Argonne wins 'Manhattan Project' for car batteries

Paul Merrion

Published: November 29, 2012 6:00 am ET

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Topics Automotive Sustainability Materials Design
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WASHINGTON (Nov. 29, 1 p.m. ET) — Argonne National Laboratory has won federal funding for a highly coveted research center modeled after Bell Labs and the Manhattan Project that will aim to create smaller, cheaper batteries for electric vehicles and other long-range energy needs.

The Energy Department’s decision is expected to be announced later this week, according to two Capitol Hill sources.

Argonne’s Joint Center for Energy Storage Research proposal, which includes a team of four other national labs, four universities and private industry, was supported by 10 senators and 39 representatives, including most of the Illinois congressional delegation, according to a letter of support last April.

The main purpose of the research effort is to dramatically bring down the size, weight and cost of batteries for electric and hybrid cars. More efficient, longer-lasting batteries also are needed to make variable wind and solar power a more important part of the electrical grid.

Argonne, located in Argonne, Ill., about 25 miles southwest of Chicago, developed the lithium battery technology used in the Chevy Volt and is already a leader in battery research. But this new multidisciplinary center was viewed as critical to cementing its role at the forefront of battery development.

“In order to meet our energy goals – putting 1 million electric hybrid vehicles on the road and producing 25 percent of all electricity from solar and wind by 2015 – the U.S. must invest in the type of large-scale innovative research that will produce major breakthroughs in energy storage technology,” Sen. Richard Durbin, D-Ill., said in a statement last July after meeting with Energy Secretary Steven Chu about the proposal.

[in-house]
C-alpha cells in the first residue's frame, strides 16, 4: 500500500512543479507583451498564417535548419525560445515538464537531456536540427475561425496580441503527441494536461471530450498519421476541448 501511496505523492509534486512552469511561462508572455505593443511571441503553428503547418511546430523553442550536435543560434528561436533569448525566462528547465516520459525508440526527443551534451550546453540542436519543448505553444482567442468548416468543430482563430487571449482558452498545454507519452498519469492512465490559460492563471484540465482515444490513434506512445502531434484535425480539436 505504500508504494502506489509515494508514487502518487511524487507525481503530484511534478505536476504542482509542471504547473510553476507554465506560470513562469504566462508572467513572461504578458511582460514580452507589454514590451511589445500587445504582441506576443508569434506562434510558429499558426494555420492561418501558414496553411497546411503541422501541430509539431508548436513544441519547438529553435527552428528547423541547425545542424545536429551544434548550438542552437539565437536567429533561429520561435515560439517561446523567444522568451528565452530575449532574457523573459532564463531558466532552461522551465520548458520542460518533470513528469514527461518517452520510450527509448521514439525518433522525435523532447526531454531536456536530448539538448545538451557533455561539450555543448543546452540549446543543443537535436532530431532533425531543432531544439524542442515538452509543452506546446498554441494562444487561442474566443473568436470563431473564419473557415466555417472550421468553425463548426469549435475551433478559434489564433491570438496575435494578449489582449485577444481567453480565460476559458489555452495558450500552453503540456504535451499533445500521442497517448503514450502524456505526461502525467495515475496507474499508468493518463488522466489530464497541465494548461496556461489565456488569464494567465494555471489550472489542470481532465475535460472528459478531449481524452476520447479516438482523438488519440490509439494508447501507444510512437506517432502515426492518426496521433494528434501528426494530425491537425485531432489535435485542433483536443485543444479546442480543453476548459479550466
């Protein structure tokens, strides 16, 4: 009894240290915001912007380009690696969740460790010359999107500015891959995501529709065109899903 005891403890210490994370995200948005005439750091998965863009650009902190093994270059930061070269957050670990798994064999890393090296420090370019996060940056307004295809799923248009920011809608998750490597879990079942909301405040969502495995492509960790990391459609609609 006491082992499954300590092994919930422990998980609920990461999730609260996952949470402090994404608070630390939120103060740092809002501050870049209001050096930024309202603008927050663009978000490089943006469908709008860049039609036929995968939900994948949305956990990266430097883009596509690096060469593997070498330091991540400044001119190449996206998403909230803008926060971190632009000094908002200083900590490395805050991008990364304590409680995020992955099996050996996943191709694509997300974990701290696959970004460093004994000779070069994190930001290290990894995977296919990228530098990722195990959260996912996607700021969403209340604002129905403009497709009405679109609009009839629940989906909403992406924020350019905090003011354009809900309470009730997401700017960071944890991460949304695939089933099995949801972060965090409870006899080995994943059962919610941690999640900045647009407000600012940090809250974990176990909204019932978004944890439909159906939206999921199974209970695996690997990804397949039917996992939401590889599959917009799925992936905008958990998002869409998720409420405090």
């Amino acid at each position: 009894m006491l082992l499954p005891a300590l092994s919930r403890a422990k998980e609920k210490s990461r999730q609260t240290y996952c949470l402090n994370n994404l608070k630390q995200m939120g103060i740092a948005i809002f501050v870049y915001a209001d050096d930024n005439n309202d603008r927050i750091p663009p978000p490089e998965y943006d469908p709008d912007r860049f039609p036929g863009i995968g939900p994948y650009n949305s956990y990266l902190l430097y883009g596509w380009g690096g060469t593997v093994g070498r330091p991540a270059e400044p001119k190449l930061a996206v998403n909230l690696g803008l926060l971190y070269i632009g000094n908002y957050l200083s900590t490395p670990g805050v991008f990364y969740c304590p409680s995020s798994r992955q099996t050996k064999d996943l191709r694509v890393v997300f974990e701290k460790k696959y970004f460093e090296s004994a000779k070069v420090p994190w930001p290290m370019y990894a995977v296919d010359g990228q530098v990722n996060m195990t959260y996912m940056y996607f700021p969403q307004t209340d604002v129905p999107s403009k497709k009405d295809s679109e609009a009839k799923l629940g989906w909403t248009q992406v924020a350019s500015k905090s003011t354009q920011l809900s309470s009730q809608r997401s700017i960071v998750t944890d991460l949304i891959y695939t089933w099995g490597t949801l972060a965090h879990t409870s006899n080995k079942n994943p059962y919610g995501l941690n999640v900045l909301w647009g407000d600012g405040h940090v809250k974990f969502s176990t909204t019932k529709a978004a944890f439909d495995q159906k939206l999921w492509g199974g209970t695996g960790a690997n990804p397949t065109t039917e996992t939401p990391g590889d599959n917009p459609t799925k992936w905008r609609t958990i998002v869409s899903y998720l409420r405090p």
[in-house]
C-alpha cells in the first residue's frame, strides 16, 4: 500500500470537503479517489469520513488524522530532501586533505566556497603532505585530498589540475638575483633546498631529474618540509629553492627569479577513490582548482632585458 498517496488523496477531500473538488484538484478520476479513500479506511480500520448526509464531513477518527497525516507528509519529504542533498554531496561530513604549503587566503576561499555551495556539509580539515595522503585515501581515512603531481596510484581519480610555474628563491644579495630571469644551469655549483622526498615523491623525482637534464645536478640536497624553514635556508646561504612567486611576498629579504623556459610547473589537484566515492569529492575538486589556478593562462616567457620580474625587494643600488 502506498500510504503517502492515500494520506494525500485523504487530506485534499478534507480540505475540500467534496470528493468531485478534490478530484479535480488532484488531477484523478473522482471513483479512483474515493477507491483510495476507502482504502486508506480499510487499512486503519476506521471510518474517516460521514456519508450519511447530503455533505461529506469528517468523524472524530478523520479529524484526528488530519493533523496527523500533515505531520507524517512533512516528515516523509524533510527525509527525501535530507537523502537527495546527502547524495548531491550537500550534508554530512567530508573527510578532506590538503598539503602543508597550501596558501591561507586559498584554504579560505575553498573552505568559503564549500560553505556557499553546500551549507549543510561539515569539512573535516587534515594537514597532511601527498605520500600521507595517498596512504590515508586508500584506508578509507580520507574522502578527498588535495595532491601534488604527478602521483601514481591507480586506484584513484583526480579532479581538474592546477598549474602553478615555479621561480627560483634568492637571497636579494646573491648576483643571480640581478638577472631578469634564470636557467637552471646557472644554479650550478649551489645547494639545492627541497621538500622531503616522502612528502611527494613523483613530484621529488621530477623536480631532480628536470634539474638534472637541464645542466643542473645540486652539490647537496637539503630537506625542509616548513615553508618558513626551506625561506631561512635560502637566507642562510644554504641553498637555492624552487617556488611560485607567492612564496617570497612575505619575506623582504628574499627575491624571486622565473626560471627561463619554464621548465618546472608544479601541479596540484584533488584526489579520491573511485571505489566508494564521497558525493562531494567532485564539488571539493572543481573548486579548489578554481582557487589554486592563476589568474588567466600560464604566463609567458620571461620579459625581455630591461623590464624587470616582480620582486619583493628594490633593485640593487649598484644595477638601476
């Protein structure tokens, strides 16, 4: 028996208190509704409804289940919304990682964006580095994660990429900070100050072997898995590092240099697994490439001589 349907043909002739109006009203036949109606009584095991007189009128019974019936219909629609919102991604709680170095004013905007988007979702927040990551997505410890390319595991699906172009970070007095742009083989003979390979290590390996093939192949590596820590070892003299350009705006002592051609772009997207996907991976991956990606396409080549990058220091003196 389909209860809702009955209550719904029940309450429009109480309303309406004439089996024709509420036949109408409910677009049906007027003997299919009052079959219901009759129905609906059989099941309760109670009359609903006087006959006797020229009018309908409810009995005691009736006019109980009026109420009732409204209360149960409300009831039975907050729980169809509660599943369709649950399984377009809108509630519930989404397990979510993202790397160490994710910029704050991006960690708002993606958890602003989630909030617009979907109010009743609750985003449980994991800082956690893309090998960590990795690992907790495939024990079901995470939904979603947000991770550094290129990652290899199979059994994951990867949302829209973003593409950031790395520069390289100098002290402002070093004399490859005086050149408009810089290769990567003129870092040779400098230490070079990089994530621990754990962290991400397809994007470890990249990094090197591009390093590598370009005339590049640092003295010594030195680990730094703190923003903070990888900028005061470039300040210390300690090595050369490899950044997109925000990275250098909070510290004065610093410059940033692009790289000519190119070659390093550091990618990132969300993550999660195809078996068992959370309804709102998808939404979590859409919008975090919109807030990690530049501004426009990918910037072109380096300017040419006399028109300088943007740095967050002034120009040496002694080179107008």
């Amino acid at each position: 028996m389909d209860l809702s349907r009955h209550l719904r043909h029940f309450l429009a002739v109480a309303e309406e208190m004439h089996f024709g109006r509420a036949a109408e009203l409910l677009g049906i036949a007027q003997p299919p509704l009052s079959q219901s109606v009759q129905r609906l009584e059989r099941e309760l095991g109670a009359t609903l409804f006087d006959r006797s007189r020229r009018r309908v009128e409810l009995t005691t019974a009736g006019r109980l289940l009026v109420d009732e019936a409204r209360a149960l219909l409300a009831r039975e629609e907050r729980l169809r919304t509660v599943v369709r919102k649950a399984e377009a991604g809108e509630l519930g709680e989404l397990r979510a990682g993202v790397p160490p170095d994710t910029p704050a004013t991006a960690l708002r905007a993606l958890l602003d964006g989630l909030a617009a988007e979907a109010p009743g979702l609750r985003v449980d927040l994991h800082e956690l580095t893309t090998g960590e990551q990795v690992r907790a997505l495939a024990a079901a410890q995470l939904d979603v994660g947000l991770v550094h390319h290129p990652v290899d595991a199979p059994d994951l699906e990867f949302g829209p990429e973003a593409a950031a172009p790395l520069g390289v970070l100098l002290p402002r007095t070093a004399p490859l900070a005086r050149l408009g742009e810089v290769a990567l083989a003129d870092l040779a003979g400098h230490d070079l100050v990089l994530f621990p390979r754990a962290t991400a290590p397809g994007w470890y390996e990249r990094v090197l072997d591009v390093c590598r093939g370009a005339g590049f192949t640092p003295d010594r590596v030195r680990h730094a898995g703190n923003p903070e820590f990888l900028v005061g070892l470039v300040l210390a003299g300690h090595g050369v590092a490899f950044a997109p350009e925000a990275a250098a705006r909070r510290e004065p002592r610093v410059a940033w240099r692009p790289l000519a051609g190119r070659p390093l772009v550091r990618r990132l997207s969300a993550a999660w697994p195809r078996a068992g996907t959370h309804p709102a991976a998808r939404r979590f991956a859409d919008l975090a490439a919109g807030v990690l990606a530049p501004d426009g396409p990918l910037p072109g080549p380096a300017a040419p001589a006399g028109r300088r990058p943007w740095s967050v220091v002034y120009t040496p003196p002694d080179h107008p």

Winning the battery research center was a top priority for Argonne, and it lead to a full-court press by Sen. Durbin as well as Sen. Mark Kirk, R-Ill., and Rep. Judy Biggert, R-Hinsdale, who lost her bid for re-election this year. Chicago Mayor Rahm Emanuel and Gov. Pat Quinn also pushed hard for the project.

Congress already has approved $20 million to launch the research center, and it’s expected to be funded at $25 million a year for the next four years. The state of Illinois also is expected to help support the project, but the amount could not be confirmed last night.

An Argonne spokesman could not confirm the award and an Energy Department spokesman declined to comment.

The Argonne team includes the University of Chicago, which runs Argonne under a DOE contract, as well as Northwestern University, the University of Illinois at Urbana-Champaign and the University of Michigan.

Other national lab partners include Lawrence Berkeley, Pacific Northwest and Sandia, as well as SLAC National Accelerator Laboratory, according to a congressional letter of support from last April.

Private industry collaborators include Santa Clara, Calif.-based Applied Materials Inc., Midland, Mich.-based Dow Chemical Co. and Glendale, Wis.-based Johnson Controls Inc. A fourth partner, Waltham, Mass.-based A123 Systems Inc., filed for bankruptcy protection last month and has reached a tentative agreement to sell its battery business to Johnson Controls.

“We believe that a large team multidisciplinary hub research environment would really link the fundamental science and engineering research to technology and production needs that are really necessary to have rapid and meaningful advances across the spectrum,” said Linda Horton, director of material sciences and engineering in the Energy Department’s Office of Basic Sciences, according to a transcript of a briefing for competitors on the project last year. “You never know where the advances are going to happen. But what the hub can bring is a focus across the technologies to really enable not just current solutions or science advances but next generation battery technologies.”


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Argonne wins 'Manhattan Project' for car batteries

Paul Merrion

Published: November 29, 2012 6:00 am ET

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